Thirty years ago last Tuesday I got on a plane at Heathrow and set off for China. I was 26, and between jobs when a friend of mine, Cheryl, who was studying in Beijing, sent me a card saying she and her roommate Elspeth were just about to set off for Tibet. So, naturally, I asked if I could tag along. The following three months were some of the most extraordinary of my life. China in those days was still a bit of a mystery, a totalitarian state where many people worked the fields in the same way that they had done for 1,000 years or more; and where, generally, their Number One ambition was to be able to afford a bicycle. This is is my diary of what happened:
Five hours later we board the plane. Chairman Mao is determined to have a picture of all of us. His international friends, he calls me and Michael. So we have to get off the plane and line up smiling on the tarmac by the steps. Unfortunately Pakistani policemen have different ideas about photographs being taken at their airport, especially since there are military jets in the background, and they point their guns at us. So we troop back up the steps and the Romanian pilot takes the picture.
The plane is almost empty apart from us. The Chinese all sit together and Chairman Mao gestures for me to join them, but I just smile and point out a row of three seats further back and stretch out on them. He doesn’t seem to mind. I think about my passport. Not much I can do about it now. I don’t know whether I’ve been stupid, or not.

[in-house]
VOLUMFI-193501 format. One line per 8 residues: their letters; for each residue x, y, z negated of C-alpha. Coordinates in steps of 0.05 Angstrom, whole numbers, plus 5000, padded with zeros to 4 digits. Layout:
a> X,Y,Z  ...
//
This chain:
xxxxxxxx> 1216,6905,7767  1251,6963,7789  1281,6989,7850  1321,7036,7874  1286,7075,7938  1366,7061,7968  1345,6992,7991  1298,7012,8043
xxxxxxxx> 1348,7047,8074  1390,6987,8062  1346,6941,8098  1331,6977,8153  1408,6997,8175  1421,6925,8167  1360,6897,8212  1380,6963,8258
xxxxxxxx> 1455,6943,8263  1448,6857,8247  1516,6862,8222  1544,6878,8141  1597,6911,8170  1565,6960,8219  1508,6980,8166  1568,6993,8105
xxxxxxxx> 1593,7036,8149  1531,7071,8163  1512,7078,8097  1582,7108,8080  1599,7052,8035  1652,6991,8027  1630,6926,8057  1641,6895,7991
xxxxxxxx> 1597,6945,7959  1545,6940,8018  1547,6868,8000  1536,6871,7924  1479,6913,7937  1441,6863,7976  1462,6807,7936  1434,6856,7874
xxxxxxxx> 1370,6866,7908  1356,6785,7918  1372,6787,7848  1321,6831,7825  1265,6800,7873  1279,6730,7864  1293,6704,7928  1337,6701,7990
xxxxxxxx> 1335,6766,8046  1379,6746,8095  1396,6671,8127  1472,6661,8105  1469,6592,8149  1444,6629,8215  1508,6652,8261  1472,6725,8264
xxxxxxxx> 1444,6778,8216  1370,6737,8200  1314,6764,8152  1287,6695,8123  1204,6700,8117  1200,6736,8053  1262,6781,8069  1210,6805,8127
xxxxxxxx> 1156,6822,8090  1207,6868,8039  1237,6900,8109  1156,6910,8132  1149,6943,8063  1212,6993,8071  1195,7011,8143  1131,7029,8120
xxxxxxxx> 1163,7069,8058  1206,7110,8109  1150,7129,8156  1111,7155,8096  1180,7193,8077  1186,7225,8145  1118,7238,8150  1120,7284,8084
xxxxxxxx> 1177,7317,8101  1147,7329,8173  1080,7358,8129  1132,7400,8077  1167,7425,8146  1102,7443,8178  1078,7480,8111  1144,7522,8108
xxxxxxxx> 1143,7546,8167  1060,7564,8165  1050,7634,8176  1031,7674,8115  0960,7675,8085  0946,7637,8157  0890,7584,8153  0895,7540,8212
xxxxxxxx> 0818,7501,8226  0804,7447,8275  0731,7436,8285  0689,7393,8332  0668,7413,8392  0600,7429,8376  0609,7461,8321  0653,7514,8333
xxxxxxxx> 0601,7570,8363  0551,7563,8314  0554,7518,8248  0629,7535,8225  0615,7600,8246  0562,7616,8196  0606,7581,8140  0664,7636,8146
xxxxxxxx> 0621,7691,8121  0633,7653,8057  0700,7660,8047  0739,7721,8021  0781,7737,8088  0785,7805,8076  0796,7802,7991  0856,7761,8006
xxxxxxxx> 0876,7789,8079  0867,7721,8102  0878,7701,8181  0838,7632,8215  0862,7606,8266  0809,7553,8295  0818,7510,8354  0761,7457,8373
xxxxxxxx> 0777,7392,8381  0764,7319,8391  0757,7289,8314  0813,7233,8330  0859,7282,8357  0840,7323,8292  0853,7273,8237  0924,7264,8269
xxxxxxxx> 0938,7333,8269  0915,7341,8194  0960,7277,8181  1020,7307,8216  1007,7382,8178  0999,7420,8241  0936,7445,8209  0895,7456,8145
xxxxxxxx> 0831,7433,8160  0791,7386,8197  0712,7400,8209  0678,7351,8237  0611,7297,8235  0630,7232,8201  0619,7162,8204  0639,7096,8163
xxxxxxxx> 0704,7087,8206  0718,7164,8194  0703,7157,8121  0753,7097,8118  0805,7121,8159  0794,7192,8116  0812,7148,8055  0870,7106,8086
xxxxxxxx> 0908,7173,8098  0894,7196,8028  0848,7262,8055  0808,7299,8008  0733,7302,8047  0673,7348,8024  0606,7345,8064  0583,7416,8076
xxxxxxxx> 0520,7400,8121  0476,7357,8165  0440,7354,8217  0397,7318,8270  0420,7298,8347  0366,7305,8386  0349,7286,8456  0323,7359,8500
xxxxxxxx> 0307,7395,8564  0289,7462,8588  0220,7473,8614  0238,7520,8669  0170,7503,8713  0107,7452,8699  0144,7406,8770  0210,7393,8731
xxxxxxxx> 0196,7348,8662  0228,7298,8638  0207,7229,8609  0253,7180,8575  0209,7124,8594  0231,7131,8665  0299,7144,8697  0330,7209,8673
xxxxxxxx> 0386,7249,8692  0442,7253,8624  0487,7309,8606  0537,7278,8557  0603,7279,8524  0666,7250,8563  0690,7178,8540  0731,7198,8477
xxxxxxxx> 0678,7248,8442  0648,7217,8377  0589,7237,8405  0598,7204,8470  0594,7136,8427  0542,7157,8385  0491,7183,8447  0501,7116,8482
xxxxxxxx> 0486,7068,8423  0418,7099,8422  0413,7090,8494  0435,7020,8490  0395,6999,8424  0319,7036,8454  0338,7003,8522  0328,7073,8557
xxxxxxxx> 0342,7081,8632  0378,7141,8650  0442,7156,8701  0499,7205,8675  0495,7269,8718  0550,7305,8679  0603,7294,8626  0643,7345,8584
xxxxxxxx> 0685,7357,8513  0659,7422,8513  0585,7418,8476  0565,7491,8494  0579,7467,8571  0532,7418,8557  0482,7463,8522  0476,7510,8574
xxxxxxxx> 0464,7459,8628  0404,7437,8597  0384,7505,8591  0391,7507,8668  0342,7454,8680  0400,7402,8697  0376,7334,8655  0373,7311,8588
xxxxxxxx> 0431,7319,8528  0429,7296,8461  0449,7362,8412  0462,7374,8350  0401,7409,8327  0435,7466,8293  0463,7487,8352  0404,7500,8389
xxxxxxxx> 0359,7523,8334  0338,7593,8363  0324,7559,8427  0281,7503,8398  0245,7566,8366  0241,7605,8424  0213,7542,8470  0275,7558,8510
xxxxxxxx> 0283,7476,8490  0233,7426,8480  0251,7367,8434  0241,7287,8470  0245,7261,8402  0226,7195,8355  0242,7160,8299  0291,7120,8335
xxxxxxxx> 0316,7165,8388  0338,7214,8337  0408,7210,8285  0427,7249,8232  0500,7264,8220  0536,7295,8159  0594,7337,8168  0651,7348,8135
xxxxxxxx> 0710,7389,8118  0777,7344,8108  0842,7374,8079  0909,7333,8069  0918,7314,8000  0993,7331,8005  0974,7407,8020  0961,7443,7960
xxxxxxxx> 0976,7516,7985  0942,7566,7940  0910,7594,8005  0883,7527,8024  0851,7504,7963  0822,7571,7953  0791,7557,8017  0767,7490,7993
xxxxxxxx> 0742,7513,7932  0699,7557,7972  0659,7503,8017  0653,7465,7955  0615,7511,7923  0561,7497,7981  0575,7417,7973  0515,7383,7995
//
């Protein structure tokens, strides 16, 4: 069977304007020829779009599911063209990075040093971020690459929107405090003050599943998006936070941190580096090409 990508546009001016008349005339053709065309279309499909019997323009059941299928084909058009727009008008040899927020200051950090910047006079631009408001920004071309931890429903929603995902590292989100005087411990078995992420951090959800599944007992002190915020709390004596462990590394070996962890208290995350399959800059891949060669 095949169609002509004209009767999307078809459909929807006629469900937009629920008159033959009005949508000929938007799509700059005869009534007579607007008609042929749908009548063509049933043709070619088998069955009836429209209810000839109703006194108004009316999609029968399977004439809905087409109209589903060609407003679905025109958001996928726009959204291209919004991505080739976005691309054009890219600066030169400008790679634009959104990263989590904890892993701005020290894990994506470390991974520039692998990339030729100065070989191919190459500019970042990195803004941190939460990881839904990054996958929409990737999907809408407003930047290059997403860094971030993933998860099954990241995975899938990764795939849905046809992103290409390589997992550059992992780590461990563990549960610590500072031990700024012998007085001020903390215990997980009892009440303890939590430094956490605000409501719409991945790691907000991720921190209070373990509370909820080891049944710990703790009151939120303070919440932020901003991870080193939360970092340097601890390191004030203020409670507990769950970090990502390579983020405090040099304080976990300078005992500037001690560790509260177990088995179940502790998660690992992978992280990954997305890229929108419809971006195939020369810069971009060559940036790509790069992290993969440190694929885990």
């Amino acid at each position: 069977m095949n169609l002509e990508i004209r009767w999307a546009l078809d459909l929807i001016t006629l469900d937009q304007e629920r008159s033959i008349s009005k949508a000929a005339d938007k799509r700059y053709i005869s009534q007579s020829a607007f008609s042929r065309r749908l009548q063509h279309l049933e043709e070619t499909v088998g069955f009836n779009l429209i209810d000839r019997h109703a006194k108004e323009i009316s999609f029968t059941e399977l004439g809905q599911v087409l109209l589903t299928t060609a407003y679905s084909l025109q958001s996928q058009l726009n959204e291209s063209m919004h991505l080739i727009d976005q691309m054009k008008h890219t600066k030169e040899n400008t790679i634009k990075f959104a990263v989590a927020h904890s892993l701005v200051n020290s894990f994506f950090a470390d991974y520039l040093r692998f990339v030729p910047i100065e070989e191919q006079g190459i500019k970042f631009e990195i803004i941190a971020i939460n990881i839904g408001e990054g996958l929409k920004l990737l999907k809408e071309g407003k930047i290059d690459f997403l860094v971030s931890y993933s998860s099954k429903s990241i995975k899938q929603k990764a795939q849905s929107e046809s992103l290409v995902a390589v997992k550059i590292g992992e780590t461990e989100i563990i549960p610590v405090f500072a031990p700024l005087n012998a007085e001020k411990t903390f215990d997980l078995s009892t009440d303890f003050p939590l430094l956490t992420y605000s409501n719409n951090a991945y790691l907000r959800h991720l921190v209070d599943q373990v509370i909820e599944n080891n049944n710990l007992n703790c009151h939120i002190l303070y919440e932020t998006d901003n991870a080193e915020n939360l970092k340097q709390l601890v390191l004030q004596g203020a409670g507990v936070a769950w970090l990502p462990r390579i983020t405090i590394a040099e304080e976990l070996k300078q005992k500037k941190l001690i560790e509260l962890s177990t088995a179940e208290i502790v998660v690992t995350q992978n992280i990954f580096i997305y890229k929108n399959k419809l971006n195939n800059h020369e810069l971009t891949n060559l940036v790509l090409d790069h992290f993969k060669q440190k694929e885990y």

Our meals come in flat, gaily patterned cardboard boxes. And when they’re finished with, the stewardesses scrape off the waste, and then insert the next meal. They don’t hand them to you, either. They chuck them, like frisbees. Breakfast was not too bad, a heated up omelette and a banana. Lunch was a complete mystery. It had the consistency and taste of a pan scourer fried in batter, and this came with four chips and plastic square inch of strawberry jam. It was pointless asking the stewardesses what these things were; most of them had curled up on the back seats and gone to sleep. One of them was doing her make-up. Two were alternately dishing out tea in red plastic picnic cups and trying to stop the more over-enthusiastic Chinese from leaping from side to side of the plane shooting off entire rolls of film of the Himalayas.